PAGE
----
Doctors, nurses and other health care workers took to the streets in France on Tuesday to demand improvements to the health sector as the country moves past the worst of the coronavirus epidemic.
The protesters numbered “several thousand” in Paris, where violence broke out as radical groups clashed with police, according to local press.
Up to 220 rallies were planned up and down the country.
“No more applause, time for rallies,” was one of the slogans, referencing the lockdown habit of clapping for health care workers to pay tribute to their hard work.
“We don’t want a medal or a small bonus on the sly, we want a salary commensurate with what our jobs bring to society,” one protester near the southern city of Montpellier told Le Monde.
In Paris, footage shared on social media showed black bloc activists shoving an overturned car down the road and police responding with tear gas close to Place des Invalides. Another video showed a fire at the same rally.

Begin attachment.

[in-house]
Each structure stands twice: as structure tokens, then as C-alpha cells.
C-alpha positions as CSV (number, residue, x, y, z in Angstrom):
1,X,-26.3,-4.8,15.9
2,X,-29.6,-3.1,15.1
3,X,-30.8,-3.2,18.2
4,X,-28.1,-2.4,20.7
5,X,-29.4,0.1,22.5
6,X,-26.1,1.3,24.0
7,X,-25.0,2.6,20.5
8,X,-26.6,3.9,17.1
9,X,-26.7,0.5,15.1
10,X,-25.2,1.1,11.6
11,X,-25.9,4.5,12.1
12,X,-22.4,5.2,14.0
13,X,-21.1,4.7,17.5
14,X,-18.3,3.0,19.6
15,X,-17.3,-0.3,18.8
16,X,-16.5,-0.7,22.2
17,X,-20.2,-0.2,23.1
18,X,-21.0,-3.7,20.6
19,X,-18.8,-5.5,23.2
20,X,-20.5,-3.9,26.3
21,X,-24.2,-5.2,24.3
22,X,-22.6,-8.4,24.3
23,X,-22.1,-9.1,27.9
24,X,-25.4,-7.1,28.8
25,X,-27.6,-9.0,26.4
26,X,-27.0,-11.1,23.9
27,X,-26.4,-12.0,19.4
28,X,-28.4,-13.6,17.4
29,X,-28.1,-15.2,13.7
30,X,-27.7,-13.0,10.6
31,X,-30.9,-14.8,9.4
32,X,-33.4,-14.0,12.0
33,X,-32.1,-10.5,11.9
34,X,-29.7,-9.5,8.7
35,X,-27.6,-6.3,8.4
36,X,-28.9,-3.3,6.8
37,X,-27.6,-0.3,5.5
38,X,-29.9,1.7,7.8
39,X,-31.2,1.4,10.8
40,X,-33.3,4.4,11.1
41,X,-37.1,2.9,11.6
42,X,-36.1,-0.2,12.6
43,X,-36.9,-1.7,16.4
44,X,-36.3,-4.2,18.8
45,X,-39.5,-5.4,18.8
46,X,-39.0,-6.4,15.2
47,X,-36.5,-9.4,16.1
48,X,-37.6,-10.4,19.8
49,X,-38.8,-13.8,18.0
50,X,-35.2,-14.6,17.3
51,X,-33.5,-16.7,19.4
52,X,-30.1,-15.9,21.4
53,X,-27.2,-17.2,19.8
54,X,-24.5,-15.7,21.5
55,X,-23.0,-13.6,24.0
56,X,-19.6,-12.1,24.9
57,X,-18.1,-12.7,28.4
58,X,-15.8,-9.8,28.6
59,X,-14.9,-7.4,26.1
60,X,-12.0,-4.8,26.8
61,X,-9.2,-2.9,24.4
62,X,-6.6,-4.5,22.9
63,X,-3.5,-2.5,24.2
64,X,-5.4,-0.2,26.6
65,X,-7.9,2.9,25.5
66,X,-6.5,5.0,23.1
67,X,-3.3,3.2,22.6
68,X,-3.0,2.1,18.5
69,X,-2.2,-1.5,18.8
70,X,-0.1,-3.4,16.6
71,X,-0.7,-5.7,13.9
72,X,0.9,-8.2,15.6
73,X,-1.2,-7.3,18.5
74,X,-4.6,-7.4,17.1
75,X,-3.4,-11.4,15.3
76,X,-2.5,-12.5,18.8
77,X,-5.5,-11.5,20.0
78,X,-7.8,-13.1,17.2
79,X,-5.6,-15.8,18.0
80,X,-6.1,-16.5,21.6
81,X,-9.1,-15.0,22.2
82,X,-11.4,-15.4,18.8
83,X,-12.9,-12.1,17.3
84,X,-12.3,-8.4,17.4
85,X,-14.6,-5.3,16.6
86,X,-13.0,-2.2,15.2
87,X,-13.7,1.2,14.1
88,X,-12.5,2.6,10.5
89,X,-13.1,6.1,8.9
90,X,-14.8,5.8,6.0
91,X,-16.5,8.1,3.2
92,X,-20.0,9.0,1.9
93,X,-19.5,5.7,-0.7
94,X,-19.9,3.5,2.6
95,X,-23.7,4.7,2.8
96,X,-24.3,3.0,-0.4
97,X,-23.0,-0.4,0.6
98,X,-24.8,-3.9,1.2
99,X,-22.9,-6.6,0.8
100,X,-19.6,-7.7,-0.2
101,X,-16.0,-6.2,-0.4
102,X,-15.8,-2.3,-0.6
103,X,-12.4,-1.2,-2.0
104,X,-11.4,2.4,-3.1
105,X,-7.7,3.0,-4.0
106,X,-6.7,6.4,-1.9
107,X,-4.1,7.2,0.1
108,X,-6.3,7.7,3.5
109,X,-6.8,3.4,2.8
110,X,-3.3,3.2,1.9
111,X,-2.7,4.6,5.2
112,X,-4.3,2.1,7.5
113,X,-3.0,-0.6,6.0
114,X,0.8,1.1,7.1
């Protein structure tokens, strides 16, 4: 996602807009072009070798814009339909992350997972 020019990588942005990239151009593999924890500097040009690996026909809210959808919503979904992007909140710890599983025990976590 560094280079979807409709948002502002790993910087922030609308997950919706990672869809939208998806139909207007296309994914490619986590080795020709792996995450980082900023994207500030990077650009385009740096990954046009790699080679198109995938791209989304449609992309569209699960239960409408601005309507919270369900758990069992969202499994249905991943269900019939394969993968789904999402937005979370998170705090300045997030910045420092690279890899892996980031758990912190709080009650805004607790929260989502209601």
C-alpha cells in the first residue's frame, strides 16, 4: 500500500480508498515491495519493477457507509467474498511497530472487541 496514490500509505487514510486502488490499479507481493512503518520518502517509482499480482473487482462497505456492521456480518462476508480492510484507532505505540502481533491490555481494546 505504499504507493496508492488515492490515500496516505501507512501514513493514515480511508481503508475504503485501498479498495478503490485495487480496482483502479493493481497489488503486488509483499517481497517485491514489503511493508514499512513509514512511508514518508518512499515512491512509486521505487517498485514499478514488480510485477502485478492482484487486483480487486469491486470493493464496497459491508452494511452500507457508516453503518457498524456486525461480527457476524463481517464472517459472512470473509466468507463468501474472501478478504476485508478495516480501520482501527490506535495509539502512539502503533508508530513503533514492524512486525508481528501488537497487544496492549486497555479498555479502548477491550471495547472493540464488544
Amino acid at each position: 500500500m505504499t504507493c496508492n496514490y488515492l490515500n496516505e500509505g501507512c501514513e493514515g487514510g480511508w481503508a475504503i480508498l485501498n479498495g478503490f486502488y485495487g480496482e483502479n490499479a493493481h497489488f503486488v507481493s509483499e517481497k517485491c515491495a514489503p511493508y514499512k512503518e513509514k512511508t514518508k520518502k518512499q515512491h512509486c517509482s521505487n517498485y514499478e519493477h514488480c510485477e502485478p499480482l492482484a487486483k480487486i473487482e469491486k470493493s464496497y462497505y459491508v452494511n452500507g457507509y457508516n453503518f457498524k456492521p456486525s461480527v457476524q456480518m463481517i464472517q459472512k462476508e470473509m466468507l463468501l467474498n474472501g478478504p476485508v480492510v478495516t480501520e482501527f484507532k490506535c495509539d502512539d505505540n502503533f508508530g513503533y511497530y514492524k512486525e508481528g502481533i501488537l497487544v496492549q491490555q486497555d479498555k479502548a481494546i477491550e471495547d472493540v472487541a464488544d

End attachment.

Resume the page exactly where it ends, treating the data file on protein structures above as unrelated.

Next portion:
“The health care workers are not responsible for the actions committed on the Place des Invalides,” one doctor told broadcaster BFM TV, adding that there were people who “wanted to manipulate the demonstration.”
The police said 34 people had been arrested as of late afternoon, denouncing “hooligans that have nothing to do with health workers.”
One footage allegedly showed a nurse being pinned down by the police and later taken into custody. Rough handling of protesters by the police has recently sparked outrage in the country, leading the government to mull over changes to police methods.
Earlier it had been announced that a rally was to take place in front of the ministry of health, not far from Place des Invalides, and that it was to be attended by trade union leaders, among them Philippe Martinez of the leading CGT union.
Martinez had given an interview on television earlier on Tuesday, saying that enough time had been wasted assessing problems in the health care sector.
“The problem of staff shortages, the problem of recognition of diplomas and qualifications, bed closures, these are not new. We need answers and it’s dragging on,” he said.
“We consider money that is put into a hospital not an expense, it is an investment. We’re not in the private sector.”